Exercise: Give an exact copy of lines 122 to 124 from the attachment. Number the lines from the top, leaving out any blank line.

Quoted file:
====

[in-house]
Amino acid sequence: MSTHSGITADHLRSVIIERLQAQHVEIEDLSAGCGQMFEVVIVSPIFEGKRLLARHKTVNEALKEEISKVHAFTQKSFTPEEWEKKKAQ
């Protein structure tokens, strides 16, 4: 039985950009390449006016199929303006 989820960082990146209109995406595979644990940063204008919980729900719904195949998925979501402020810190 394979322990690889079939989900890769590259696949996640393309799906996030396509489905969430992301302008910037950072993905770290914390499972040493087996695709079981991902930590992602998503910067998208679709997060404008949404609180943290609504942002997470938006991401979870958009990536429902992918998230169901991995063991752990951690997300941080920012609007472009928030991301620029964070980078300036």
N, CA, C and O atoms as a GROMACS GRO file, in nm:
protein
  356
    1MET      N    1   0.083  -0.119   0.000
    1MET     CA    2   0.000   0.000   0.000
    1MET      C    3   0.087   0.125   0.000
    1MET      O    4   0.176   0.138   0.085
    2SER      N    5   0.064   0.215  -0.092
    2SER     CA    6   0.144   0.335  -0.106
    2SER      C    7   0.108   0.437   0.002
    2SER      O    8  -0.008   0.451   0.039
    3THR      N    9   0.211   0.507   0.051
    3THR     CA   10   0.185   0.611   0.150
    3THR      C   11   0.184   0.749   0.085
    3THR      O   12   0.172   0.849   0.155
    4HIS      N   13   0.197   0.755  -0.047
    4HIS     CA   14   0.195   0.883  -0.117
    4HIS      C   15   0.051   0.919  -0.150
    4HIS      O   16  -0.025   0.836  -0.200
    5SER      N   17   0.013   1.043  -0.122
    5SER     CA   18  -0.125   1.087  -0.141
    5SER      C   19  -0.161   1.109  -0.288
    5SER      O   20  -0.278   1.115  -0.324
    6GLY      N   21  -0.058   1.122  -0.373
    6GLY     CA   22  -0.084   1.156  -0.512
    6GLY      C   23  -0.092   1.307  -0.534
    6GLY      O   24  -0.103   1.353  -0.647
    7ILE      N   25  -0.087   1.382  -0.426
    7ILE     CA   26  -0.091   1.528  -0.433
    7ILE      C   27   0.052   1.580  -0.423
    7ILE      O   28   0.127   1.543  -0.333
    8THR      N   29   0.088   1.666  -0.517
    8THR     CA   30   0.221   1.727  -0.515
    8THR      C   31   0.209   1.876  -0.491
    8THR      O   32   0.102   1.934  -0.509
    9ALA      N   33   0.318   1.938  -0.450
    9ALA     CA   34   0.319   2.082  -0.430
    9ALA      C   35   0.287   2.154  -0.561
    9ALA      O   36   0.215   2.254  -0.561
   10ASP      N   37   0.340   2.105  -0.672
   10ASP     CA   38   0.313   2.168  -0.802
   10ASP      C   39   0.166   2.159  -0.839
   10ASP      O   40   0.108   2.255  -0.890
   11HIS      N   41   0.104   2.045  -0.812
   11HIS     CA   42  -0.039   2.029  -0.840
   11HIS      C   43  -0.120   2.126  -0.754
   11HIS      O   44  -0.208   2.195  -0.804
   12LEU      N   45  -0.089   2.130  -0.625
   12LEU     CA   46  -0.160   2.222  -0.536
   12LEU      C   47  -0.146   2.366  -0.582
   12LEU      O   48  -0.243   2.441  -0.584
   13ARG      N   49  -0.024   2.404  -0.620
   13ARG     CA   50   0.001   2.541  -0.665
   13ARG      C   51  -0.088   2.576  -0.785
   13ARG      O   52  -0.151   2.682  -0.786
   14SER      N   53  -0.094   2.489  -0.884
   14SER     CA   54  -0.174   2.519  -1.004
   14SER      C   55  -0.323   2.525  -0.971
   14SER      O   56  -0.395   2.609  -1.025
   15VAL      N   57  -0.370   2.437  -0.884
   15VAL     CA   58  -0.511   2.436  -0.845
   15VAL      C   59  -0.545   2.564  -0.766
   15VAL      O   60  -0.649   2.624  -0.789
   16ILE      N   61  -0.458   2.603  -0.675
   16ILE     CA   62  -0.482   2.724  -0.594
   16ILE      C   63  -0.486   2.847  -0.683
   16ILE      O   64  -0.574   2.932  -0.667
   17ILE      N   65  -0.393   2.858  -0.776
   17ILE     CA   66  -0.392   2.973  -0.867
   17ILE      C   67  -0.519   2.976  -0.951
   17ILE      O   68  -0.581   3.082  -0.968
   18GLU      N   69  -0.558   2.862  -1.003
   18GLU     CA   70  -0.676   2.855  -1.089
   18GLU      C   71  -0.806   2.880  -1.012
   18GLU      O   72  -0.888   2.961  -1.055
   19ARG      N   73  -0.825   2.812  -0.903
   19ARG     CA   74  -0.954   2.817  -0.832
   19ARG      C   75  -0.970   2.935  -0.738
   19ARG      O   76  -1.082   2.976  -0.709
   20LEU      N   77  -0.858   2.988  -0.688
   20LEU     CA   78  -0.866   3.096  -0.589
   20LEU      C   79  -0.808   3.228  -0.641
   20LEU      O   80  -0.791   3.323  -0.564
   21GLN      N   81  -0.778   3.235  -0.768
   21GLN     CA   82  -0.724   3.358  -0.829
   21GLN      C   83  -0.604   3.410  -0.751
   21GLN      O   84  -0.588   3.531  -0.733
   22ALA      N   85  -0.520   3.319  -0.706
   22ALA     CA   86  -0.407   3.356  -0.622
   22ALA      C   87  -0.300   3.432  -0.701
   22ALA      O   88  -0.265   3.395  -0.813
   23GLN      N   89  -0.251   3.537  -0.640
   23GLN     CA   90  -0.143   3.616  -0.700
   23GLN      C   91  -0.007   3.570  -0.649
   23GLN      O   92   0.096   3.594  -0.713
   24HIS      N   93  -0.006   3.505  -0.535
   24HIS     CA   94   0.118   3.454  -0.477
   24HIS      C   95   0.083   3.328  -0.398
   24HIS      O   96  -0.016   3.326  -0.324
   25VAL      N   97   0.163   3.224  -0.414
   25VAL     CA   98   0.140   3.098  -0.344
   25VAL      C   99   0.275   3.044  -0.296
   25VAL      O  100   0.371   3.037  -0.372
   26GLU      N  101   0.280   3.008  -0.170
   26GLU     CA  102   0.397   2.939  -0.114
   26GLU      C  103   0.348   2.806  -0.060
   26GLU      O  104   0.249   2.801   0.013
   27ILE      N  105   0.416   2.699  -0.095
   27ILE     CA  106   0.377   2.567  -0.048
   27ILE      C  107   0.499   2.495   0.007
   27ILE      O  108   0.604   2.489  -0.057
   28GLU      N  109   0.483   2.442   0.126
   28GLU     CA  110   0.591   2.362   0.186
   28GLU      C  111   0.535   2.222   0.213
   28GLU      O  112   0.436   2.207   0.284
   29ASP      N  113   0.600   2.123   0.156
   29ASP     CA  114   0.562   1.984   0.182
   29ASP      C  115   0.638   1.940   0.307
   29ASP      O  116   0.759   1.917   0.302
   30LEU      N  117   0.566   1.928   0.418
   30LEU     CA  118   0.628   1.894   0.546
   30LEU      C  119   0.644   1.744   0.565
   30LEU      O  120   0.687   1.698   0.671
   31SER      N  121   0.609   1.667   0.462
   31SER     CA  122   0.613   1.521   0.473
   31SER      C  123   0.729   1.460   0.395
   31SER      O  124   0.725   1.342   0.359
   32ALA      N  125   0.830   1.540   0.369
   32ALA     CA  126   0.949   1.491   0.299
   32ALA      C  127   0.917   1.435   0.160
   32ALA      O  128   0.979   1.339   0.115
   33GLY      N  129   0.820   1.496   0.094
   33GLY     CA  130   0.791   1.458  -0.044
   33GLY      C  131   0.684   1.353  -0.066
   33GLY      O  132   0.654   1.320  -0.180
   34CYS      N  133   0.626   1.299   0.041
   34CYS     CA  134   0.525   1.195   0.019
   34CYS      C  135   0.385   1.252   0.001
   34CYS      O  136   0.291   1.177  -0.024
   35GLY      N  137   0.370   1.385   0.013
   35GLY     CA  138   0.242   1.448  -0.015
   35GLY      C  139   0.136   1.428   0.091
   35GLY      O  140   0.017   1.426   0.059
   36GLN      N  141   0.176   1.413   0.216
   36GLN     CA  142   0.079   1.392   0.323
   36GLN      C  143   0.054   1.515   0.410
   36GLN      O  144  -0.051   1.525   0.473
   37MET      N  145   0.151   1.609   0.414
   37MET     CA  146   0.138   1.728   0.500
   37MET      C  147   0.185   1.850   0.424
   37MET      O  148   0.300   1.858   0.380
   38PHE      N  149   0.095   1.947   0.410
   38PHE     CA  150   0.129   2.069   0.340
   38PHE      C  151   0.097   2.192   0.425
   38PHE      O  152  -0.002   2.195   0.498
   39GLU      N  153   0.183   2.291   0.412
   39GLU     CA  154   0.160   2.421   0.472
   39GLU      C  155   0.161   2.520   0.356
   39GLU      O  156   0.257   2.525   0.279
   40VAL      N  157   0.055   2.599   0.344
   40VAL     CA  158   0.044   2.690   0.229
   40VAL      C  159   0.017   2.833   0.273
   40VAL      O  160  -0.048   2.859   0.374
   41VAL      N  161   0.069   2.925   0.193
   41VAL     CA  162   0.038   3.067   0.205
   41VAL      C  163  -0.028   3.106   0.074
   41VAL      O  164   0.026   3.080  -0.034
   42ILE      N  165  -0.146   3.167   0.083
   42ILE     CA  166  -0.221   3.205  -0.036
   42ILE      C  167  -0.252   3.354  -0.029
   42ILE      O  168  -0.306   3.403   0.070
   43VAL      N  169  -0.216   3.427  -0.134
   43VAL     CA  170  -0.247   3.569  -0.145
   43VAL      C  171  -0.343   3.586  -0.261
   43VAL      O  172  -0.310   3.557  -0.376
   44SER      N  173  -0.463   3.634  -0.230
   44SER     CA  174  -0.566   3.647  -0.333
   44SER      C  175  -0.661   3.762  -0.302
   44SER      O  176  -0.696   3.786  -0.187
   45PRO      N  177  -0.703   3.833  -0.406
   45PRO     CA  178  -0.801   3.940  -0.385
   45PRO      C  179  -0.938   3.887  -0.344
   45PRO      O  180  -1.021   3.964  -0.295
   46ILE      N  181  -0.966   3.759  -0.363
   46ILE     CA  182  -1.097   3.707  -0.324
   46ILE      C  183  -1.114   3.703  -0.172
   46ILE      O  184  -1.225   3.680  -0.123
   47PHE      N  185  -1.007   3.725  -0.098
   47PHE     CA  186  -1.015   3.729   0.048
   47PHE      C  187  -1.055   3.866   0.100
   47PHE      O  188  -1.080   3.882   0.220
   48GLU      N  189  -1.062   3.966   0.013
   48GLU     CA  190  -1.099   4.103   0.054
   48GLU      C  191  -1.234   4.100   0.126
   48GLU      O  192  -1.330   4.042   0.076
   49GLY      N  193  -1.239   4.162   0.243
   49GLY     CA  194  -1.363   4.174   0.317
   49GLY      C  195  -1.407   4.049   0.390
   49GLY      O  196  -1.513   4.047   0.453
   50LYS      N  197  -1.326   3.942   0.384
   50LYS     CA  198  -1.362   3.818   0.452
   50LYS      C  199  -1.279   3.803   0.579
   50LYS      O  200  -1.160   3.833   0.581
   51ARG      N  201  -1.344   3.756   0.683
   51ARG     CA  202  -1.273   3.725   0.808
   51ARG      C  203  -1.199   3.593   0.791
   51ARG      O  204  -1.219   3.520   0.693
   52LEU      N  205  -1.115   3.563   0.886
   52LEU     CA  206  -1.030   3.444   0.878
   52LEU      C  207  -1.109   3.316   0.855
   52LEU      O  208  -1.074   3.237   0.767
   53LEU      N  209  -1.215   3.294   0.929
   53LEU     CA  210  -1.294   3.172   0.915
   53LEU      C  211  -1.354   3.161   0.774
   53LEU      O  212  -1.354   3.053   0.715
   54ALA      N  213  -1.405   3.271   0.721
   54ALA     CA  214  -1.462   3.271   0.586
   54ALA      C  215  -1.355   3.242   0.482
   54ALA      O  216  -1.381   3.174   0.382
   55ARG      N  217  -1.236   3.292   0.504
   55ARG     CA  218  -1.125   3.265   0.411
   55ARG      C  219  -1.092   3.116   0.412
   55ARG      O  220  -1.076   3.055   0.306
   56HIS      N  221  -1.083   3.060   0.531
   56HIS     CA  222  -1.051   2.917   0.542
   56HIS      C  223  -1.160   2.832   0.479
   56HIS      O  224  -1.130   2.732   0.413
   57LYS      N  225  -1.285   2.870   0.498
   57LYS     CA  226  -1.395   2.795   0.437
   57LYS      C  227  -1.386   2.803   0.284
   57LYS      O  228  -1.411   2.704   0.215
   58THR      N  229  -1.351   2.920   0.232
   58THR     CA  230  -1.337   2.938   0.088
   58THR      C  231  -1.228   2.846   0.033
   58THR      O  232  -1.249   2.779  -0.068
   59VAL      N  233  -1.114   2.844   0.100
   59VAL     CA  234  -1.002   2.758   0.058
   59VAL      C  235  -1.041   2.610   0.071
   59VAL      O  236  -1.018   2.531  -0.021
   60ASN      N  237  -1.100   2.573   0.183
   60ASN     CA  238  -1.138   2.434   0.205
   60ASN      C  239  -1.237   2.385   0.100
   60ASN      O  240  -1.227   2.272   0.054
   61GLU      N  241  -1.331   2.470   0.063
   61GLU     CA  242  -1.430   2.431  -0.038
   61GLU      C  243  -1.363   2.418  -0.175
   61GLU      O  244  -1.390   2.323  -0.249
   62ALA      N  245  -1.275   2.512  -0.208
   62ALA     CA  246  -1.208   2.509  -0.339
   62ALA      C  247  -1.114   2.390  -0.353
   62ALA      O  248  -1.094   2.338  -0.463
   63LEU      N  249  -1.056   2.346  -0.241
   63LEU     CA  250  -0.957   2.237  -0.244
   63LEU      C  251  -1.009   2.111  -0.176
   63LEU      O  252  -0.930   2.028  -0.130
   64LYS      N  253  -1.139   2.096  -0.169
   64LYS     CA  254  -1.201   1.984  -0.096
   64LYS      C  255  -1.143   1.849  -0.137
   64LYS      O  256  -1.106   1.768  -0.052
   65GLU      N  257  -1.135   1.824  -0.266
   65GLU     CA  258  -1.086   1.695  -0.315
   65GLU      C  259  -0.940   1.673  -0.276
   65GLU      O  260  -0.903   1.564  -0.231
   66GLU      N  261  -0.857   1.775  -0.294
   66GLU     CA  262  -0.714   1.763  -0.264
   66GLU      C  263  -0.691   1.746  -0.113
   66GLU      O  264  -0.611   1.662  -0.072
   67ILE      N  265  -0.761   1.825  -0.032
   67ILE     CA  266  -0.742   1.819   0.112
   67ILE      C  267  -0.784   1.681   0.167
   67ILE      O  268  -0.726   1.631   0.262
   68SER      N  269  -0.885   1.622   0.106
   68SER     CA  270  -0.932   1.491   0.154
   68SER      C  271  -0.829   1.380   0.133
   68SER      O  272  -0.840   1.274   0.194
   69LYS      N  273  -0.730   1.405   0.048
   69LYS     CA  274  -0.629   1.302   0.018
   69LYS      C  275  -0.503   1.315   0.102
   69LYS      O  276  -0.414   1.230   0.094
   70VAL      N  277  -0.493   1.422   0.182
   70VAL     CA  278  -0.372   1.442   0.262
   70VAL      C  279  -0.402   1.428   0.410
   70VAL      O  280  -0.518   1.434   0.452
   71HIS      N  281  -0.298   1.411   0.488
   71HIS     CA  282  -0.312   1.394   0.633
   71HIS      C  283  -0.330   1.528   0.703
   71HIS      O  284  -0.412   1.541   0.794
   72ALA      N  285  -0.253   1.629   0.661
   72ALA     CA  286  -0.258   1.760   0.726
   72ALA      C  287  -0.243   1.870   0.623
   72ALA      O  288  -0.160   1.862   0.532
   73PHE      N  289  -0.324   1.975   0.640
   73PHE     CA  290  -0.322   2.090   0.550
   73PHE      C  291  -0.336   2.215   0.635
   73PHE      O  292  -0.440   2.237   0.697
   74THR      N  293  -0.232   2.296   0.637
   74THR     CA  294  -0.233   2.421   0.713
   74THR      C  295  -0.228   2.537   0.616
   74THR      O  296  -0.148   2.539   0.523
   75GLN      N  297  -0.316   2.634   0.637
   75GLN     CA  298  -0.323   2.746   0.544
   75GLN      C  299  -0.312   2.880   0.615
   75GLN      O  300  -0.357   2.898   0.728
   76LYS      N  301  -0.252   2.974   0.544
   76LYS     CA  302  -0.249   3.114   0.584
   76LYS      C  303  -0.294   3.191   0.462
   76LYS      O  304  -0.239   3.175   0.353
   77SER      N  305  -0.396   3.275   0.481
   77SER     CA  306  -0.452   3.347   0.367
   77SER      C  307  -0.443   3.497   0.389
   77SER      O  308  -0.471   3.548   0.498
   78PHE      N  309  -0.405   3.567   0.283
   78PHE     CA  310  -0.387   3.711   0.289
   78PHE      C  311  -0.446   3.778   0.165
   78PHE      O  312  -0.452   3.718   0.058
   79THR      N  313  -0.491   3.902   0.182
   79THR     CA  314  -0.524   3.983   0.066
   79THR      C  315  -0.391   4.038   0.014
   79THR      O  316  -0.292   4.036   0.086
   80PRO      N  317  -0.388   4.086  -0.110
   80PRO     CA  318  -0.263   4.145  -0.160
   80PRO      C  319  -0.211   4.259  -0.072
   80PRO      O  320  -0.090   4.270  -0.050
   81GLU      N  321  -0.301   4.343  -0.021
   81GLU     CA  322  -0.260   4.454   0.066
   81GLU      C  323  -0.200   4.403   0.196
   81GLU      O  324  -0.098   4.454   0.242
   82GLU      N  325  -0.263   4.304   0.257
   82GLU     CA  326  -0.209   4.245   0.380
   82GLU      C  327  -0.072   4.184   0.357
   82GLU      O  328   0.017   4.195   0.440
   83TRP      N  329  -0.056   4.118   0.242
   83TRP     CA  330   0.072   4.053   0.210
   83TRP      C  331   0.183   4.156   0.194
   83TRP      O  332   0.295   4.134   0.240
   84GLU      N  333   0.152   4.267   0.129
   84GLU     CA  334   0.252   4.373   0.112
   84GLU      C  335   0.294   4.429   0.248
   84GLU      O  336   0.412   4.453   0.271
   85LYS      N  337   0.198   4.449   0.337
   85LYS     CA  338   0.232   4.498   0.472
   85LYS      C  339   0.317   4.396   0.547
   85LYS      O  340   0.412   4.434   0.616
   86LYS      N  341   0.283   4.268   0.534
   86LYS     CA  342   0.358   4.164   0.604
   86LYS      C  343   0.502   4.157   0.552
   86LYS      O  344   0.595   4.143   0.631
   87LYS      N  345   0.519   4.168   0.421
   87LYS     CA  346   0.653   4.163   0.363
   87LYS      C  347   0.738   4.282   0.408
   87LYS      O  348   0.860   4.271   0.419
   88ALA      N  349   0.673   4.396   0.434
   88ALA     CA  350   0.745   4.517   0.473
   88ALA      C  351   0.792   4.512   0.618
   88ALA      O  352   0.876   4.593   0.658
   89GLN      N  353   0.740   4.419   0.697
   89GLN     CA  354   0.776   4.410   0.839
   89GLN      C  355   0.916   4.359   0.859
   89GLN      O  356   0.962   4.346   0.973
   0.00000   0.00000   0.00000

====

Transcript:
   29ASP      O  116   0.759   1.917   0.302
   30LEU      N  117   0.566   1.928   0.418
   30LEU     CA  118   0.628   1.894   0.546